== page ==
ST. AUGUSTINE, Fla. -- In a tree covered city square in St. Augustine, there is a monument that many people walk right by.
One visitor said, "Of you hadn't told me about it, I would not have noticed."
It honors William Wing Loring, a Confederate General from St. Augustine.
He was more than a Confederate General. He served under three flags: the U.S., the Confederate, and the Egyptian. He was also a traveler and an author.
The State of Florida owns the land where the statue of Loring sits, and the University of Florida manages this property.
Some people have marched, demanding both this monument and a city-owned monument a block away, be taken down because of their ties to the Confederacy.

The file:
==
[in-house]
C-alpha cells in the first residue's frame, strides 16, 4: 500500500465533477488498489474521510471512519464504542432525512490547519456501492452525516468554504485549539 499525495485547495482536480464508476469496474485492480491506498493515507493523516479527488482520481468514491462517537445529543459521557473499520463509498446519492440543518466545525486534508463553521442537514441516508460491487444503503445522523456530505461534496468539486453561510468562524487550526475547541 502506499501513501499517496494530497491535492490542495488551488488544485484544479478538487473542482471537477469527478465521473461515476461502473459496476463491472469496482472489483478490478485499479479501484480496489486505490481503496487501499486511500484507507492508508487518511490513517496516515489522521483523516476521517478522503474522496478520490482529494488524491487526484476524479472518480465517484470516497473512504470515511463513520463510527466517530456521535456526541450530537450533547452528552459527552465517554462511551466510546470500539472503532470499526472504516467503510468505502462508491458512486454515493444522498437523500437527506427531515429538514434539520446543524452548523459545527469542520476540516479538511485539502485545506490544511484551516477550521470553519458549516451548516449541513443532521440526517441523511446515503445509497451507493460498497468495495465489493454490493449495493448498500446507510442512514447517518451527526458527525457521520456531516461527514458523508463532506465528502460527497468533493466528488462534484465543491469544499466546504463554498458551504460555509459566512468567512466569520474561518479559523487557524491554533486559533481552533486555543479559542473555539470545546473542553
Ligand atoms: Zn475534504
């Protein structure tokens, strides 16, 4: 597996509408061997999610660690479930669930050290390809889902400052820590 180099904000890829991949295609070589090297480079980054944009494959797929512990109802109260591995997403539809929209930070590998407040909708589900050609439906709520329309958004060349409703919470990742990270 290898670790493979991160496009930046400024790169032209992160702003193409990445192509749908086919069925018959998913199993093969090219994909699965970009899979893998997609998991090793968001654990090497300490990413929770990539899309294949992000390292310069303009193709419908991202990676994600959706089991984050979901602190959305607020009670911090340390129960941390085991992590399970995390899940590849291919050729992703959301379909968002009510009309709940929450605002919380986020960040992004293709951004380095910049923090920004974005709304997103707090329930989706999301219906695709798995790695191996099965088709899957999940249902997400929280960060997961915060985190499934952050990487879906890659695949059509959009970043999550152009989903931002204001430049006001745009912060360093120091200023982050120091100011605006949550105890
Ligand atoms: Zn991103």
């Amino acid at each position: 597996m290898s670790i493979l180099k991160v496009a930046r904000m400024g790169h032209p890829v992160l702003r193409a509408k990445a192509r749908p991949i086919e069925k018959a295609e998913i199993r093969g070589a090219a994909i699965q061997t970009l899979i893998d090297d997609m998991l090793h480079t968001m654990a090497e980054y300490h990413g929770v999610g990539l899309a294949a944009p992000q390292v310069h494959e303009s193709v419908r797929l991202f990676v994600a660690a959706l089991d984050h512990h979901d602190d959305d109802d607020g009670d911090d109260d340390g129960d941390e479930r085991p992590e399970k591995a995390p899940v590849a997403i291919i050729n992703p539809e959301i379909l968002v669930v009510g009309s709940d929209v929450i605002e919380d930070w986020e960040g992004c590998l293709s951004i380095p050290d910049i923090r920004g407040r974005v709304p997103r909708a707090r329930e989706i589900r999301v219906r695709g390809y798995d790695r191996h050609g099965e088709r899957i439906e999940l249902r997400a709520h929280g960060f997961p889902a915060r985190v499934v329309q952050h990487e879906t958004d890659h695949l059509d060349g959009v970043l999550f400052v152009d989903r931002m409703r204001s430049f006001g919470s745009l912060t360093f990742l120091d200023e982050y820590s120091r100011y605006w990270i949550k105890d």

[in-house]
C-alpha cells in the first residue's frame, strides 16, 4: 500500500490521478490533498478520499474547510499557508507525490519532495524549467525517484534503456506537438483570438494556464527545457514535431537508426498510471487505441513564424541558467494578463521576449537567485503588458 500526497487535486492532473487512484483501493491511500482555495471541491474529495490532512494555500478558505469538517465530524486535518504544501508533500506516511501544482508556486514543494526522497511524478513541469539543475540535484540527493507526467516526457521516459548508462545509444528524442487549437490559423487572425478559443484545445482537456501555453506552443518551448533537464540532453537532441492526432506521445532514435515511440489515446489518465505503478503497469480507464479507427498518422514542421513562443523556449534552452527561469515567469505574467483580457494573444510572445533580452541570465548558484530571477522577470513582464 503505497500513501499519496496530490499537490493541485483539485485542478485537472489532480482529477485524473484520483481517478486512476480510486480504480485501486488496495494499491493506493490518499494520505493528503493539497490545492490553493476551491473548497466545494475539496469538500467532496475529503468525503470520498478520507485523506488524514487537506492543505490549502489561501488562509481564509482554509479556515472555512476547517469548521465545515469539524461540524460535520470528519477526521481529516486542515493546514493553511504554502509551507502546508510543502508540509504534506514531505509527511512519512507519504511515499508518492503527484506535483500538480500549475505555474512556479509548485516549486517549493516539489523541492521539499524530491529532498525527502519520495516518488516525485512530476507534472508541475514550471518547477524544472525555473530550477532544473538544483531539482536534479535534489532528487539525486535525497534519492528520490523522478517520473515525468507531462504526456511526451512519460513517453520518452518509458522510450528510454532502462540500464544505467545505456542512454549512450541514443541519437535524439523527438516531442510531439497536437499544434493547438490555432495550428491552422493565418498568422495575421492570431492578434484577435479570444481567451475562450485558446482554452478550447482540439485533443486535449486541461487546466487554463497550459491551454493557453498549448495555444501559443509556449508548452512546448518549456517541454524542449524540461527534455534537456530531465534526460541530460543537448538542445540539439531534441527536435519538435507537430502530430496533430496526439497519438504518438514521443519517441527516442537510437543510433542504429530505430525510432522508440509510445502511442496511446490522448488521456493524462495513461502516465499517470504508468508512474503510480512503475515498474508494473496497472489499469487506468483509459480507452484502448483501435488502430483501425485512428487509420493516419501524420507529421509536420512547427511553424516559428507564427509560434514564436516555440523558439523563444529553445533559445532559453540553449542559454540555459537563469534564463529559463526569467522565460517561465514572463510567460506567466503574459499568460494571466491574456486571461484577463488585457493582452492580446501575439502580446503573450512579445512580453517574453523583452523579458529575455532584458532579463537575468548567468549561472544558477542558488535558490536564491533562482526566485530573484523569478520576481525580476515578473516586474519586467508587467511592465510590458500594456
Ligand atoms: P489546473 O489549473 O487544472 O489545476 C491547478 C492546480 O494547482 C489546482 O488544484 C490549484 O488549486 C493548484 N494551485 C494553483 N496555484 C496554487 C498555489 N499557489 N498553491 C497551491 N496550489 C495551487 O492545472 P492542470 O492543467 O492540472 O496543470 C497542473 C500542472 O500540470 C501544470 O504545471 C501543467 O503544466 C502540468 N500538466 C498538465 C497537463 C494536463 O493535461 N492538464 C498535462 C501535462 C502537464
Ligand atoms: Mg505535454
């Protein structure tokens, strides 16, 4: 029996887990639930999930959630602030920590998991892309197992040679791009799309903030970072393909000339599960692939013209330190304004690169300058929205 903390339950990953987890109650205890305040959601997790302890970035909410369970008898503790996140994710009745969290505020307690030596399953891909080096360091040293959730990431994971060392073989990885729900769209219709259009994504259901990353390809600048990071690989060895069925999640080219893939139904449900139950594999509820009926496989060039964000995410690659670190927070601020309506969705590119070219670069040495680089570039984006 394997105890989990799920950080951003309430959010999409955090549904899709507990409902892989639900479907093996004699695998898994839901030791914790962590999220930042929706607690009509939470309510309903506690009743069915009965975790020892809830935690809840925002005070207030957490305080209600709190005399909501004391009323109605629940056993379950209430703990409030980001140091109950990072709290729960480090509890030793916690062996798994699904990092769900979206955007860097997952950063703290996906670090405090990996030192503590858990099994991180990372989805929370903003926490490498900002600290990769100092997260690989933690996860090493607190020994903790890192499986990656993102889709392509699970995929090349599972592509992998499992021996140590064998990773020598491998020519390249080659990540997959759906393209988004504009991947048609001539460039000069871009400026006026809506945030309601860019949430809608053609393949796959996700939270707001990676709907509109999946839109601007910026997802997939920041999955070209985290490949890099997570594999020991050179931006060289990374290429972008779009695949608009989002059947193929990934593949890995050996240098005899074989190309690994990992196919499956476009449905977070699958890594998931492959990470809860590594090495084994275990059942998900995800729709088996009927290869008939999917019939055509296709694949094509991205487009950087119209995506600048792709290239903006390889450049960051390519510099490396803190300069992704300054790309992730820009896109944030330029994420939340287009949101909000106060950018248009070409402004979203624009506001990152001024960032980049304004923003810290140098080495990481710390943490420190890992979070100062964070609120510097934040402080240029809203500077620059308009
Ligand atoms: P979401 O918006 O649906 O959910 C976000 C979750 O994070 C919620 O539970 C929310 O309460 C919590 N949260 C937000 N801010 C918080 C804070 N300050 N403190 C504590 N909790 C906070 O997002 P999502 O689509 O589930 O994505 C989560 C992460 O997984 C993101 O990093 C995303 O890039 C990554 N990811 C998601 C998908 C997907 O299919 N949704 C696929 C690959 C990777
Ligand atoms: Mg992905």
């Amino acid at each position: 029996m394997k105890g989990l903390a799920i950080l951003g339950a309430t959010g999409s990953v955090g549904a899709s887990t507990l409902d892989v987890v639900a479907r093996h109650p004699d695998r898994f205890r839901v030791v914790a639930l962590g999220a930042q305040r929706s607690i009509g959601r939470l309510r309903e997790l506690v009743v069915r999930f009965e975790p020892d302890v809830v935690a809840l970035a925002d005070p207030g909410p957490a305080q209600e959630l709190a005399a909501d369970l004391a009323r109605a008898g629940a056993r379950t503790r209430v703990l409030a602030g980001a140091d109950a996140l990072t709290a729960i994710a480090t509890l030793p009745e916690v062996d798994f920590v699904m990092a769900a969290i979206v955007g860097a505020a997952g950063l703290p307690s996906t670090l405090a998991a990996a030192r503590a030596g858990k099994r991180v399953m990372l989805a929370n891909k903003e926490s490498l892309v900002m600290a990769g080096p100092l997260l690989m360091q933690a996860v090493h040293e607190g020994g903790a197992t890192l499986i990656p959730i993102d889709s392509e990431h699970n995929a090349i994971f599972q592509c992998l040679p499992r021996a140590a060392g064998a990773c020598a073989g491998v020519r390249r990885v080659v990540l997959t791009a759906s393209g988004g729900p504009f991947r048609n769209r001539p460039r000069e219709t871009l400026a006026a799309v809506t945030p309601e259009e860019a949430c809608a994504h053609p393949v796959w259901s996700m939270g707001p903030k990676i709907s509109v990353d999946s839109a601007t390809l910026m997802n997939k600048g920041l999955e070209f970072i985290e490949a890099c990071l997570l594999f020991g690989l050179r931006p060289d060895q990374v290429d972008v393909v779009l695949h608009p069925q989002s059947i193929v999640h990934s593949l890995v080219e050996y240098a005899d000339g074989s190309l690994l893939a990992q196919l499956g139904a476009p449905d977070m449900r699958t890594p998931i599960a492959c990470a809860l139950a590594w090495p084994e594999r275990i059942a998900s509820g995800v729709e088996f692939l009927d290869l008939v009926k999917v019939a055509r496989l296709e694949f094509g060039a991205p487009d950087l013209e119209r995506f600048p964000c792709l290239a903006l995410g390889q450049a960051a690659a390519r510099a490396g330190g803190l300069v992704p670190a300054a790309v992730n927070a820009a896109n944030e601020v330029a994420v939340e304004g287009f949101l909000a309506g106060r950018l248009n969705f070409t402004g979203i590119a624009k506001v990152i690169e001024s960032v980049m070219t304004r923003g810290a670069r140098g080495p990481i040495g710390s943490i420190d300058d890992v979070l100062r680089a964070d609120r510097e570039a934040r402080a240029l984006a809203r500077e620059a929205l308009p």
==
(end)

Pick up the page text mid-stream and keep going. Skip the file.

UF Spokesperson Margot Winick said, "Some of the requests were to move it or to offer additional signage."
But taking the monument down may not be easy, because it's also where Loring is buried. State laws protect graves.
Loring actually died in New York in 1886. It wasn't until 1920 when the Daughters of the Confederacy brought his ashes in the middle of downtown Saint Augustine.
"There are ashes there. So it's partly a grave site," Winick said. "We want to look at the history and heritage and try to understand the issues at hand as what is appropriate now and in the future."
The next meeting of UF Historic St. Augustine Board will be in June. For more information, click here.